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APC welcomes the adoption by the Human Rights Council (HRC) of resolution A/HRC/32/L.20 reaffirming the importance of promoting and protecting human rights on the internet. The resolution, which was adopted by consensus, addresses some of the most pressing challenges to human rights online today.
Since its landmark resolution in 2012 and follow-up resolution in 2014, the HRC has gone from recognising at a fundamental level the applicability of human rights in the online environment, to addressing critical issues like bridging the gender digital divide, attacks on people for exercising their rights online, ending intentional disruptions to internet access, and improving access to the internet and information and communications technologies (ICTs) for persons with disabilities.
The amendments introduced by China and the Russian Federation would have diluted the text and undermined the respect for human rights online which has been established in the HRC over the last few years. That these amendments were rejected and the resolution passed with more states co-sponsoring than in previous years signals unyeilding international consensus around the need to protect and promote human rights online.
Significantly, the resolution underscores the importance of access to the internet when it comes to the achievement of the Sustainable Development Goals (SDGs). In the words of APC Communications and Information Policy Manager Valeria Betancourt: “a rights-based approach to expanding access to the internet is critical for achieving the Sustainable Development Goals. In order for the internet to contribute to the full exercise of human rights and achieve sustainable development, it is necessary not only to get the remaining 60% of the world’s population online, but to ensure that public policies on the expansion of access to the internet are rooted in human rights . This means also addressing the economic, social and cultural barriers to access, both between and within countries, and for access to be universal, non-discriminatory and affordable.”
Bridging the gender digital divide
APC commends the HRC for calling specific attention to the need to bridge the gender digital divide, to provide access and empower women through technology, and for calling for a report from the High Commissioner on Human Rights to address this issue. The gender digital divide was identified as a critical challenge in the outcome document of the World Summit on Information Society ten year review (WSIS+10), so it is excellent to see the United Nations’ (UN) primary human rights body seeking ways to address this.
We encourage the High Commissioner to take a holistic approach in identifying and addressing barriers to women’s human rights and their empowerment through the internet, and look beyond solutions aimed purely at connectivity. “Women’s inclusion in policy development and decision-making processes and eliminating other barriers, like technology-related violence against women are all critical for women’s empowerment and gender equality”, APC’s Women’s Rights Programme project coordinator Jan Moolman says.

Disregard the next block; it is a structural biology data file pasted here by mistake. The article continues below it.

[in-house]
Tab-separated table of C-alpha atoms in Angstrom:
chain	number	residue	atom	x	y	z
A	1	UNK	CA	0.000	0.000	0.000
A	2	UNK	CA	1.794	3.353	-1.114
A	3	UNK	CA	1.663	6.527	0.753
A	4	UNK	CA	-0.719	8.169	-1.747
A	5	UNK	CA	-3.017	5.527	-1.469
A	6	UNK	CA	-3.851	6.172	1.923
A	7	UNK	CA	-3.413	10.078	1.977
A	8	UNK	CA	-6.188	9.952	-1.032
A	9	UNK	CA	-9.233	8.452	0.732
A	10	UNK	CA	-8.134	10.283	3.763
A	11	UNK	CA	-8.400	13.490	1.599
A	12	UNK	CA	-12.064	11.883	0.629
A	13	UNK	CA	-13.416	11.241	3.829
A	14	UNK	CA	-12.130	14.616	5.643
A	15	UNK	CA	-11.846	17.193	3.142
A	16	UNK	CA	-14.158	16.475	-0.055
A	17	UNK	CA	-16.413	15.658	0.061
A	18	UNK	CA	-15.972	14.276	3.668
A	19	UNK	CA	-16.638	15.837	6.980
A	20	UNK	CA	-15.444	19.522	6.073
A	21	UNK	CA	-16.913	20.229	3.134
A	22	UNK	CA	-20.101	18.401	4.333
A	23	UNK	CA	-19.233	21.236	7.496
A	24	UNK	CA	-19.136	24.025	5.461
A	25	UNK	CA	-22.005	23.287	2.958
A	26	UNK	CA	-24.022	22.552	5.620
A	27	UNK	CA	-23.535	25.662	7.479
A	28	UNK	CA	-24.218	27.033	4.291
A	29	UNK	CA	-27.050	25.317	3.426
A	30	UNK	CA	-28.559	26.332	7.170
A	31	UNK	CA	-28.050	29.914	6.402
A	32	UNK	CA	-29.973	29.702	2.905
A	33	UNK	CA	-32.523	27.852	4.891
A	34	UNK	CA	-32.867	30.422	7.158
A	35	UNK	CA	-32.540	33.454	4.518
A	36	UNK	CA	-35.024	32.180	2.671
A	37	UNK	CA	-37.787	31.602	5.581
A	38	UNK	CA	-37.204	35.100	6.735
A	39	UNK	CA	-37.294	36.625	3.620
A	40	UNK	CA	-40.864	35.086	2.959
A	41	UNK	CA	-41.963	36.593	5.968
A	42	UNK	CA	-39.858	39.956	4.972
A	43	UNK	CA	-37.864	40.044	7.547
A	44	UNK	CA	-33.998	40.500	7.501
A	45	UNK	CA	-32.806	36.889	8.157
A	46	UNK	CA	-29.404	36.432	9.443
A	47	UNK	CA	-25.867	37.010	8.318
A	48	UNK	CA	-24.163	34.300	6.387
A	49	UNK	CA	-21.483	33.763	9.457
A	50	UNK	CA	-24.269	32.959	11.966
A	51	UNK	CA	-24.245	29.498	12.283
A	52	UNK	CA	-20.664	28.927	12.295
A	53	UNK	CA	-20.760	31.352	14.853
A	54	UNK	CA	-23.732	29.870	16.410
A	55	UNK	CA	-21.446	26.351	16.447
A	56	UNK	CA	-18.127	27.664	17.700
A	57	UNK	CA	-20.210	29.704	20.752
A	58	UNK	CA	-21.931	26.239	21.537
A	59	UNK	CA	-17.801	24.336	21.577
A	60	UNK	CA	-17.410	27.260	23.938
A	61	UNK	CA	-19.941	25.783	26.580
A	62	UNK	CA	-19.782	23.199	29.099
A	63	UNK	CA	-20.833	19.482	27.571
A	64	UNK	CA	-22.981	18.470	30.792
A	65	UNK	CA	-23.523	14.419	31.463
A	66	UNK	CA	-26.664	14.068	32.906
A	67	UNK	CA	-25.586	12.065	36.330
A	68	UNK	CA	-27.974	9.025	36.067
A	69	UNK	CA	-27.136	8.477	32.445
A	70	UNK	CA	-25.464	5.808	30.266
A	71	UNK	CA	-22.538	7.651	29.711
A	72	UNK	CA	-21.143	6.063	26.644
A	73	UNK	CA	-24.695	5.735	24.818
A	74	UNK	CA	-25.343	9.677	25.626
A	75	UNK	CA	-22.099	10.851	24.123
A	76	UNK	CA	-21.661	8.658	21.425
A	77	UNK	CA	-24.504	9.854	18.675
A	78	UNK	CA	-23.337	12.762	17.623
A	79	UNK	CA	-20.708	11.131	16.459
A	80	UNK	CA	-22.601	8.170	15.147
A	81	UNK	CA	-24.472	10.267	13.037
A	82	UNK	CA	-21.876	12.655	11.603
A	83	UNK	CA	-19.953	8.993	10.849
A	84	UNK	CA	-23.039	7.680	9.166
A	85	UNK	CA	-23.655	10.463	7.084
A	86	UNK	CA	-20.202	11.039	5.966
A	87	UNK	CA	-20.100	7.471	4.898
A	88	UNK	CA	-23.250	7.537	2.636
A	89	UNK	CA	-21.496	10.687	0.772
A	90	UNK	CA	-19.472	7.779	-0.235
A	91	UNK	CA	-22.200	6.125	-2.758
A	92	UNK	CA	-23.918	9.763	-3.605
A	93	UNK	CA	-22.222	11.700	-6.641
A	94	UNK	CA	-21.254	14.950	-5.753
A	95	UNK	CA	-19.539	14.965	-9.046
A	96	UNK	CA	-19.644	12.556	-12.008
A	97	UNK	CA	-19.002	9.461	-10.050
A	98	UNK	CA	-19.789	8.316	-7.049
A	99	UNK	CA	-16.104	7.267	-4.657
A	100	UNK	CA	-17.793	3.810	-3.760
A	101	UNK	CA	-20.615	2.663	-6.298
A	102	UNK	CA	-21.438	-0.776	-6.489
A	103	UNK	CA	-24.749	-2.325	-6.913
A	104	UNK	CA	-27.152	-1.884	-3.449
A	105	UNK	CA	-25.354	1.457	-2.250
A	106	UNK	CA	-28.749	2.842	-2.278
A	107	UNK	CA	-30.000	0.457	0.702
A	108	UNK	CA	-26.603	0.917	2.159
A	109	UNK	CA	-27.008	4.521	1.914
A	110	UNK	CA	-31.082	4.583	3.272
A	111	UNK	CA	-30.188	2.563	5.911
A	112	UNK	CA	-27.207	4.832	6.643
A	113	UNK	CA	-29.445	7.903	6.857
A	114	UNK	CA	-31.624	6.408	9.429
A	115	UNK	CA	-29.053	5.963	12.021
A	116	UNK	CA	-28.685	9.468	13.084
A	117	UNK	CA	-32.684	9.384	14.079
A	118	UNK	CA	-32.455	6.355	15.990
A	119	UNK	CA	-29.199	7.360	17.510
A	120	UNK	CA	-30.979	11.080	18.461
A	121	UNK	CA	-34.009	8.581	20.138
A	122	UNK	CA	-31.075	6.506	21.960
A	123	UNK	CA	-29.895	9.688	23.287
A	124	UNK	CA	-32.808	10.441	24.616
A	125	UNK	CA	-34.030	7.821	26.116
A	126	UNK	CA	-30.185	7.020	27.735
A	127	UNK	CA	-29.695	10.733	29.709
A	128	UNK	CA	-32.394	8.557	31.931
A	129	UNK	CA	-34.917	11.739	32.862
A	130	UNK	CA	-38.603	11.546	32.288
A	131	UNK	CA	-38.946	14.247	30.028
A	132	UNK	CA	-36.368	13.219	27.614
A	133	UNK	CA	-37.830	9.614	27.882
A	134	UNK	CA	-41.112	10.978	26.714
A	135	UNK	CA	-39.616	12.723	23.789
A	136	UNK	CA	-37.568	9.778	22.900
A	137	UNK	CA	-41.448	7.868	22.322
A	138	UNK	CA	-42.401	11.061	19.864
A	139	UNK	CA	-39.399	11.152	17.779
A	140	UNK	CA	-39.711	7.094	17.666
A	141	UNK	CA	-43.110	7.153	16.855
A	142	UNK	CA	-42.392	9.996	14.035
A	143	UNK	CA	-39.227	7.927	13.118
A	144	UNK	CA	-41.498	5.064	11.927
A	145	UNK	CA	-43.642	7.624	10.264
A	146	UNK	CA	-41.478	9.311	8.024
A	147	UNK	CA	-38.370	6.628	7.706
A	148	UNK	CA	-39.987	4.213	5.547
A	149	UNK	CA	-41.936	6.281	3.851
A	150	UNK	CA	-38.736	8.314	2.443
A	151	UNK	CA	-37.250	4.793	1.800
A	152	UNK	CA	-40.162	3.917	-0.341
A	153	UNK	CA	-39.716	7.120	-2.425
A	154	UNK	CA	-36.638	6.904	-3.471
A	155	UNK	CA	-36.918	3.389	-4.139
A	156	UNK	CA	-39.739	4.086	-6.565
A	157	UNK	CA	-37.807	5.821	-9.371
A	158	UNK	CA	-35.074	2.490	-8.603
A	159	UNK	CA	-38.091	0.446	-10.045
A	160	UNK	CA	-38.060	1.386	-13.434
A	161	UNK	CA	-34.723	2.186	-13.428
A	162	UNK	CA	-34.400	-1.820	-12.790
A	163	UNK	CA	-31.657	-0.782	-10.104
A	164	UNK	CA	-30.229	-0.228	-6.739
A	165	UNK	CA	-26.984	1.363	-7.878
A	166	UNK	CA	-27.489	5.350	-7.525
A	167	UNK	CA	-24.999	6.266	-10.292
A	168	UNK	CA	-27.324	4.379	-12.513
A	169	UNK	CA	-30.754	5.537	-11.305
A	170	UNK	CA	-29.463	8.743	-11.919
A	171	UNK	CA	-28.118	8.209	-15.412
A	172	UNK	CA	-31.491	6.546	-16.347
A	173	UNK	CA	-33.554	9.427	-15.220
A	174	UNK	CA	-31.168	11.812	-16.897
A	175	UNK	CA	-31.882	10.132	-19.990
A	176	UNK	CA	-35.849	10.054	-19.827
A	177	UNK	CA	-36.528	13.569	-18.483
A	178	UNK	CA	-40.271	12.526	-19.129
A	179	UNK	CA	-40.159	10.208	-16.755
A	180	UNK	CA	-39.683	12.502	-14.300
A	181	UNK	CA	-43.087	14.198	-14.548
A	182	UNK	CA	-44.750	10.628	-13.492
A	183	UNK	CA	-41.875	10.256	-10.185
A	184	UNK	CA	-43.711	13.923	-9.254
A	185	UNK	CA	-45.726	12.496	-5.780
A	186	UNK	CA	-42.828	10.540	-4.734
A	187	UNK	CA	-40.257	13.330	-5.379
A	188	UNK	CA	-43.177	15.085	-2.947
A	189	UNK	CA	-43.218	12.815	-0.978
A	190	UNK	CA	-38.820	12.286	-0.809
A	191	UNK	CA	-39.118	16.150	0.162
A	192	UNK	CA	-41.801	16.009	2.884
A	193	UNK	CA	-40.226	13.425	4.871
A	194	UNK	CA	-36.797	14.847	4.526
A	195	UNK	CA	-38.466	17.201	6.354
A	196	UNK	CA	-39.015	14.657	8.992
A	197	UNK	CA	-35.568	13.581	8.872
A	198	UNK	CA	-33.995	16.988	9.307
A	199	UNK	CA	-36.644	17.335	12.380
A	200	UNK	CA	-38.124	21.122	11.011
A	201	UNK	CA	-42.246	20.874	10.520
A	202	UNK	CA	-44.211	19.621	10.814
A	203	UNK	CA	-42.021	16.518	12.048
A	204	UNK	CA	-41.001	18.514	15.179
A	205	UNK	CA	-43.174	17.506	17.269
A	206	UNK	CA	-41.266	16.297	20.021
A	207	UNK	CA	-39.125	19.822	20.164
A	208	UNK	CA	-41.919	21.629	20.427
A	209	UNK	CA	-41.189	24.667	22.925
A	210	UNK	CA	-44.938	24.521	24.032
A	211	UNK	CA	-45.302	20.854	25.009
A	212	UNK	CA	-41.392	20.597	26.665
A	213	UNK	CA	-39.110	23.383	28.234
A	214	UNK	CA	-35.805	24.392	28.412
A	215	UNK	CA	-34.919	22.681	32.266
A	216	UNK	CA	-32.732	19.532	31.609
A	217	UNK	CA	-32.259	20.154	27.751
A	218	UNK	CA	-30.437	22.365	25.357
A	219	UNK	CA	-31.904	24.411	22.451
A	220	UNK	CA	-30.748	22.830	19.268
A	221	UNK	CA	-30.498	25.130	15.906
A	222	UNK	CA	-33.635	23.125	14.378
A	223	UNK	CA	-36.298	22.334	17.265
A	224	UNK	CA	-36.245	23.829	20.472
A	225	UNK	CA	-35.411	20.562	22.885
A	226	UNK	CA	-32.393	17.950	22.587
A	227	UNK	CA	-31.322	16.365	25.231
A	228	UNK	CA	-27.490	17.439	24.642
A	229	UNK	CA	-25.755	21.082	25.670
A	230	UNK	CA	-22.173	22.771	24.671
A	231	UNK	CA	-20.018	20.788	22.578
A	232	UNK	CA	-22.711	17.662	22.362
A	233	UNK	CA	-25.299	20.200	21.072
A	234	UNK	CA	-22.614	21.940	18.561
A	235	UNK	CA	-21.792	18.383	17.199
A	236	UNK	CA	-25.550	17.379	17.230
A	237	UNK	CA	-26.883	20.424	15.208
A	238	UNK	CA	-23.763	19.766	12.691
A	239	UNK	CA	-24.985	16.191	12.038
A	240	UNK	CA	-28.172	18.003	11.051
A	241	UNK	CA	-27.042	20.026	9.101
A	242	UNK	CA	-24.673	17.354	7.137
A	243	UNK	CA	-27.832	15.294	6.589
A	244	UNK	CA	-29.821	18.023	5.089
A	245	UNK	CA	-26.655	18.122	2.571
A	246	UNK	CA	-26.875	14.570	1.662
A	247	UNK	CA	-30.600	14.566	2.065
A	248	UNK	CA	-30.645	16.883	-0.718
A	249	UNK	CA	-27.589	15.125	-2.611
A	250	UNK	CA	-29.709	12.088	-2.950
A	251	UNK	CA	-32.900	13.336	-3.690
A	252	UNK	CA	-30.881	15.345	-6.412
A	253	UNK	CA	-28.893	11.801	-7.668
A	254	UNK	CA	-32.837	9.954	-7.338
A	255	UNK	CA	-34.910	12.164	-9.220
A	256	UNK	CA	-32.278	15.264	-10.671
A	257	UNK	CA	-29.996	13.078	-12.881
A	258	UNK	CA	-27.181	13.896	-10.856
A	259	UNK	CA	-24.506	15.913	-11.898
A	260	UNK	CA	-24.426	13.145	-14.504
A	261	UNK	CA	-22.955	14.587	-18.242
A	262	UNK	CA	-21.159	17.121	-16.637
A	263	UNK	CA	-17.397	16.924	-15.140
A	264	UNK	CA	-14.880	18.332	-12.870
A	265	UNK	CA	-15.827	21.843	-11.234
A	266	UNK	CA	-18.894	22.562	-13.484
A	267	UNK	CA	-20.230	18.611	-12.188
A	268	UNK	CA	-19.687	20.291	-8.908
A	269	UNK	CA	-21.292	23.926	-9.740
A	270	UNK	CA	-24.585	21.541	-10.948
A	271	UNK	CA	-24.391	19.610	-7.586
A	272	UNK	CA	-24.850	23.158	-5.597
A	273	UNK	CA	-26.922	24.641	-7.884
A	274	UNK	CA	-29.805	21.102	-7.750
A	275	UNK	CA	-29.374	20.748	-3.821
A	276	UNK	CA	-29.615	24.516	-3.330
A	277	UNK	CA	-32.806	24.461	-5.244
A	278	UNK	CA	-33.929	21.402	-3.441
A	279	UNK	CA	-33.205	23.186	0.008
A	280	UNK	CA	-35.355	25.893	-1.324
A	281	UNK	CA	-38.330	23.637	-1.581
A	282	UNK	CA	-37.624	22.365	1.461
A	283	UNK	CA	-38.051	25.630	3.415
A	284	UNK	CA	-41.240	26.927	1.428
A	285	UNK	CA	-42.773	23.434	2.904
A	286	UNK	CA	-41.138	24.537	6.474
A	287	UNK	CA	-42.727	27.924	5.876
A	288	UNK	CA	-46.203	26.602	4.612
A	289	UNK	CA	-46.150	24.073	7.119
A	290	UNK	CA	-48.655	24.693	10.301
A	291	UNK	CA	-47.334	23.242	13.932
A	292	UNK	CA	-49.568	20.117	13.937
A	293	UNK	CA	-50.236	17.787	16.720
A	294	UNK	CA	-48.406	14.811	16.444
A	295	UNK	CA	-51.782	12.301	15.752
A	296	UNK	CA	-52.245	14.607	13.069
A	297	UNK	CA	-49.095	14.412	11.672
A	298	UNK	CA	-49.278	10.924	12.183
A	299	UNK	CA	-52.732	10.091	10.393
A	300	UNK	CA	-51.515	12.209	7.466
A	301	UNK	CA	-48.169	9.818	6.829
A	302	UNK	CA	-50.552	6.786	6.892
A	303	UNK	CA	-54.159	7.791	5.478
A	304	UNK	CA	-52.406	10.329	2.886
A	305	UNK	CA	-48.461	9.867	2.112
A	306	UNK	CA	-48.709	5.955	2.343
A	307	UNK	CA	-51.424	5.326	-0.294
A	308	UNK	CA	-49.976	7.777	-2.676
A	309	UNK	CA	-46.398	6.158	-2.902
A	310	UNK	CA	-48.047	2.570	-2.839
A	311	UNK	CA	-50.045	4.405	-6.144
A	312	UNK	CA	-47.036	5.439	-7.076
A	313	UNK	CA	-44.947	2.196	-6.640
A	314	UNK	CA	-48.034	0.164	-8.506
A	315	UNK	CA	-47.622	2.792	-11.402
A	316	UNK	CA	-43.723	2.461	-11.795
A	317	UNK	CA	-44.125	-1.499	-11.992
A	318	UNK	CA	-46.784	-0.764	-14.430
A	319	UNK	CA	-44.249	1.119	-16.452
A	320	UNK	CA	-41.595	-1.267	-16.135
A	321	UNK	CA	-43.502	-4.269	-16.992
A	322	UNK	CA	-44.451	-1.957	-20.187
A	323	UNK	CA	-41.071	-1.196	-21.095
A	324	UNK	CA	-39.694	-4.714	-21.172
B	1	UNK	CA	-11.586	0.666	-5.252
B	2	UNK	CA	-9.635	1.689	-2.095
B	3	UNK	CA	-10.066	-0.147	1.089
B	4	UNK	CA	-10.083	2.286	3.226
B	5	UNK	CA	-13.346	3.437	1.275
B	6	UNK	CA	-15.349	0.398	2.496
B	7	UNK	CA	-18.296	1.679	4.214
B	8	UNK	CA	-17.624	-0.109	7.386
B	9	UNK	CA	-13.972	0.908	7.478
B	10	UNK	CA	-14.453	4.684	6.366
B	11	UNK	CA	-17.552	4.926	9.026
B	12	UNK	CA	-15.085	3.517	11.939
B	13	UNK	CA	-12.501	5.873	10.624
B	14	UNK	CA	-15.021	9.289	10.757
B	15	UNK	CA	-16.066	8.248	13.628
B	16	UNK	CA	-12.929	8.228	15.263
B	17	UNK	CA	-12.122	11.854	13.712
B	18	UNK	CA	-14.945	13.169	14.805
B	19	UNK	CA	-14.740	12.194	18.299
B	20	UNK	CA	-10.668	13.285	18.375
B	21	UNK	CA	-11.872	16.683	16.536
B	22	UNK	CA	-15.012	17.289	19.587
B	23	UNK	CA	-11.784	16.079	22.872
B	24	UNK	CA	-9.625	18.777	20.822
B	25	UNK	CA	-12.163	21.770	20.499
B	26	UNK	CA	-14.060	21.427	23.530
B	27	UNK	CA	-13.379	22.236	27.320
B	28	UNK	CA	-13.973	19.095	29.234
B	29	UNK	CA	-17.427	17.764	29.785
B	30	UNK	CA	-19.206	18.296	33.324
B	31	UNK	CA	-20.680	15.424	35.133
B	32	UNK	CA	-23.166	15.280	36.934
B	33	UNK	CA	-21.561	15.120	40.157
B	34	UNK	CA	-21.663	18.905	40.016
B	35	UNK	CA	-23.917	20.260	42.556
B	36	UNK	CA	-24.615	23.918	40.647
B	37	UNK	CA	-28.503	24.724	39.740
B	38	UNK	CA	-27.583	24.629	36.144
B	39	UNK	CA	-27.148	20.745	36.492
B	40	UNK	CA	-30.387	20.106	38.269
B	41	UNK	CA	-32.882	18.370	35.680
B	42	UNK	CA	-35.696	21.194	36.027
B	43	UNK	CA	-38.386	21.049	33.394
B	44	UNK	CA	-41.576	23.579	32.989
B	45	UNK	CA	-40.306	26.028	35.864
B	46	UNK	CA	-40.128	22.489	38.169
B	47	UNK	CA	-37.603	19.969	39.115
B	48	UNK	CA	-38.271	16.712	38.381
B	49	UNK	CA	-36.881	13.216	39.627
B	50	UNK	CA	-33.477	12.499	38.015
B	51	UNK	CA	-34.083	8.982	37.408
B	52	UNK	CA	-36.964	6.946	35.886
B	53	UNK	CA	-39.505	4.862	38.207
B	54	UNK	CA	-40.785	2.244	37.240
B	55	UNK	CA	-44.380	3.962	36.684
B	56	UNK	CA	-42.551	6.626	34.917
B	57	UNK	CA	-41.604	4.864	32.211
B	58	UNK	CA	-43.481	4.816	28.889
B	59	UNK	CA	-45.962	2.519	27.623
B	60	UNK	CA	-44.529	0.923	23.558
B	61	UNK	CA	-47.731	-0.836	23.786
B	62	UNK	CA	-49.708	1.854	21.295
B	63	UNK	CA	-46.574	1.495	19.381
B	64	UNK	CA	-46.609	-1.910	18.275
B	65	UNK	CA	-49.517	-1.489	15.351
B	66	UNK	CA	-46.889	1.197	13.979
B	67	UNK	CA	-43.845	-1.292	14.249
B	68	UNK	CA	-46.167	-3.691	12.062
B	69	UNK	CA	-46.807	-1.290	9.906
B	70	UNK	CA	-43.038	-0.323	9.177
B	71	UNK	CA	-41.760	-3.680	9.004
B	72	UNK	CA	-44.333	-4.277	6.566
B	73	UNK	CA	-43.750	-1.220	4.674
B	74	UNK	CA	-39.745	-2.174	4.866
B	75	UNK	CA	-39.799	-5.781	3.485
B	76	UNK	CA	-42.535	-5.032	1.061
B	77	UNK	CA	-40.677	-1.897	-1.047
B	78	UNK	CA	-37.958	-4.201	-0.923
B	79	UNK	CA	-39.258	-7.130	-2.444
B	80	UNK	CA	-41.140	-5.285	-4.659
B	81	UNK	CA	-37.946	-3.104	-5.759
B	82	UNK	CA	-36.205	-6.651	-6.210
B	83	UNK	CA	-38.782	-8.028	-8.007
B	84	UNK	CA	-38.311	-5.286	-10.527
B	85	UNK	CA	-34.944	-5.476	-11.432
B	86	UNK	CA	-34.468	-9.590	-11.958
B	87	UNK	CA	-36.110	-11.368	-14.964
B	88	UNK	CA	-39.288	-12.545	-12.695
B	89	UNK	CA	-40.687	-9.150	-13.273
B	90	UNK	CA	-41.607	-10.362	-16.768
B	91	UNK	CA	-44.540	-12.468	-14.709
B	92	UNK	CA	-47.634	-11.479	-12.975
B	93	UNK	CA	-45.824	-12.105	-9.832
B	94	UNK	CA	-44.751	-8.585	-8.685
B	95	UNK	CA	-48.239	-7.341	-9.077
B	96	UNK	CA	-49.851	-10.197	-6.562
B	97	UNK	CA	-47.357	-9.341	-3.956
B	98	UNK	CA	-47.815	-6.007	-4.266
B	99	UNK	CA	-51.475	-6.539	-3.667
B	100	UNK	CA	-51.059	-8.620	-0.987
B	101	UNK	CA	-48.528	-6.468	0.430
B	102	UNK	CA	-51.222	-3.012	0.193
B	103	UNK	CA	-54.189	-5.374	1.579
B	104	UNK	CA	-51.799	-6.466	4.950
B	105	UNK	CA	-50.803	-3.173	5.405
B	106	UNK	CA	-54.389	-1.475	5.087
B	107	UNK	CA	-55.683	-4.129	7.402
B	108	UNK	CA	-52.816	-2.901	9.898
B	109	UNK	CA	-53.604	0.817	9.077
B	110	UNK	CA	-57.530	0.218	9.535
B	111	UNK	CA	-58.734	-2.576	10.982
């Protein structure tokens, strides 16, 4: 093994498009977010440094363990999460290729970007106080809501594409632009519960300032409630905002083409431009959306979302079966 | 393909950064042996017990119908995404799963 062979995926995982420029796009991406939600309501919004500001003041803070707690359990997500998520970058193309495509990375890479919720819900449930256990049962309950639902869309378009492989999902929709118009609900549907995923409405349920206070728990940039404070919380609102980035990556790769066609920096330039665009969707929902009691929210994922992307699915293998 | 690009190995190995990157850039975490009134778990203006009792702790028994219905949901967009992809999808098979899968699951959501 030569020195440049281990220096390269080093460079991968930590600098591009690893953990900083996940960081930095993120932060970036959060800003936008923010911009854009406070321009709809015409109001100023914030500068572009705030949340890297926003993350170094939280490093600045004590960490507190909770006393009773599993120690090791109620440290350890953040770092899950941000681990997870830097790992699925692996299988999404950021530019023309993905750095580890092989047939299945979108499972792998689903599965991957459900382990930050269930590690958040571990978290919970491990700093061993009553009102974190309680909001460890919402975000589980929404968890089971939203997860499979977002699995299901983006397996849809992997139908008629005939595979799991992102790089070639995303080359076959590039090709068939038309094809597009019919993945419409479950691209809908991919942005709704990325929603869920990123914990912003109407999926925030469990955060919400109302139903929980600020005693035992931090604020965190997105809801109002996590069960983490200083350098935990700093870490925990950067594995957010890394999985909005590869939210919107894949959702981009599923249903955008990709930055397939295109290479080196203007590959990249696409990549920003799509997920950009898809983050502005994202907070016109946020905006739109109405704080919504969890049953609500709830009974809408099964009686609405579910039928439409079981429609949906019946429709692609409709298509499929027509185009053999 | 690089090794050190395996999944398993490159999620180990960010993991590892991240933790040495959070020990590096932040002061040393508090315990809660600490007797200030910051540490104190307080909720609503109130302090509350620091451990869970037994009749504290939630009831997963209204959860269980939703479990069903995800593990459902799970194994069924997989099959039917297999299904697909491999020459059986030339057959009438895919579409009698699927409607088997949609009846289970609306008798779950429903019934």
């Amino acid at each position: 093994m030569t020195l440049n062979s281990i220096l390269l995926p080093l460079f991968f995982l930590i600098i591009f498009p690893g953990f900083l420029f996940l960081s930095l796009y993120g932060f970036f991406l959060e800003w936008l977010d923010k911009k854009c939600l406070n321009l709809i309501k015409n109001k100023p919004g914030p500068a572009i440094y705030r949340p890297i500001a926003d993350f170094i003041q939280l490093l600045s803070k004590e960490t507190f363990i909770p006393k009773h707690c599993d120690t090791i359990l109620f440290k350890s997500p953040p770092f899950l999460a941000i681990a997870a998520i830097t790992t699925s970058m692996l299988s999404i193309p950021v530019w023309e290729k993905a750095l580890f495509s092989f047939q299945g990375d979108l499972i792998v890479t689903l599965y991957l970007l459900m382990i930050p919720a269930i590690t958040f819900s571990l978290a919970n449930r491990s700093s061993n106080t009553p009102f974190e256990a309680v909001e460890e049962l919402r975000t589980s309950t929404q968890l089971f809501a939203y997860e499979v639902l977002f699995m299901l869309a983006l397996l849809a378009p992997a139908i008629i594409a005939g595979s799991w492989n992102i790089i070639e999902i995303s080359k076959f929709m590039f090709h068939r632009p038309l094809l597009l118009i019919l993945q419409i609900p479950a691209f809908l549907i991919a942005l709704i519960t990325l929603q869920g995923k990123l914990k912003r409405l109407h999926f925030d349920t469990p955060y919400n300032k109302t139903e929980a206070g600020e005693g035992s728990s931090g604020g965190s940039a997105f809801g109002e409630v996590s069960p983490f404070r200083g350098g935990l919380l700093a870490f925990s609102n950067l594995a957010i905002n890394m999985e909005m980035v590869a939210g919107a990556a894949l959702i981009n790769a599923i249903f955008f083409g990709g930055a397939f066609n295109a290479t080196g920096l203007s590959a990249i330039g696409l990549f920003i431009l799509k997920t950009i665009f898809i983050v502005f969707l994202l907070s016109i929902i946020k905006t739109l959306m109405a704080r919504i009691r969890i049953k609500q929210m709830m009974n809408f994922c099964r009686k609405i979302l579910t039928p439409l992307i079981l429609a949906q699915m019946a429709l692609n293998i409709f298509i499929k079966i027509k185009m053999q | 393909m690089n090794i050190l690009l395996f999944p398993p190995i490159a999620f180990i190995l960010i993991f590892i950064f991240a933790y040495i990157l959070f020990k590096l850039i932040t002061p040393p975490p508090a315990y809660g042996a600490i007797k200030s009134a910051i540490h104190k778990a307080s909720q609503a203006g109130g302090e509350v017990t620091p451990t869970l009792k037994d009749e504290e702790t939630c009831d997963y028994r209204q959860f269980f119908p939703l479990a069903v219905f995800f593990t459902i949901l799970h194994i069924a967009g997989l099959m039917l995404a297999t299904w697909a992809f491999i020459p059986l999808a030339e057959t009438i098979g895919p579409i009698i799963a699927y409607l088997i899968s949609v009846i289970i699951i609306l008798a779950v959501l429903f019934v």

Reclaiming the internet for the exercise of human rights. Impunity must not prevail
Attacks on human rights defenders, bloggers, activists, and ordinary people for expressing their views online are disturbingly common. We commend the HRC for condemning torture, extrajudicial killings, enforced disappearances and arbitrary detention, expulsion, intimidation and harassment, as well as gender based violence against individuals for exercising their human rights and fundamental freedoms on the internet. These attacks must end and impunity must not prevail.
Governments are ordering disruptions of communications networks and applications at alarming rates. Network shutdowns and virtual curfews are becoming the new normal, a blunt tool to address anything from security threats and peaceful protests to cheating on school exams. This poses a threat not only to freedom of expression and assembly and association, but endangers public safety, has a severe economic cost, and infringes on economic, social and cultural rights. We therefore applaud the HRC for recognising for the first time that measures to intentionally prevent or disrupt access to or dissemination of information online are in violation of international human rights law. We urge all states to cease such measures.
The internet can only be a medium for the exercise of human rights if all people are able to use it meaningfully. Too often those at the margins of society are excluded from the benefits of technology. Even when connectivity is available, a number of factors prevent meaningful use of the internet, including affordability, availability of relevant content and skills. As mentioned above, we are pleased that the resolution contains strong language on improving access to ICTs and the internet for persons with disabilities, including in the design, development, production and distribution of ICTs, including assistive and adaptive technologies.
APC calls on all states to implement the important commitments contained in this resolution. The broad co-sponsorship of the resolution underscores that the internet is crucial for human rights in all regions. We encourage the HRC to continue examining and addressing the impact of the internet on human rights in a systematic manner. In particular the HRC should engage with the UN Special Rapporteur on Freedom of Opinion and Expression project examining the role of the ICT sector, and consider the impact of the internet on human rights in a more systematic manner, including on economic, social, and cultural rights.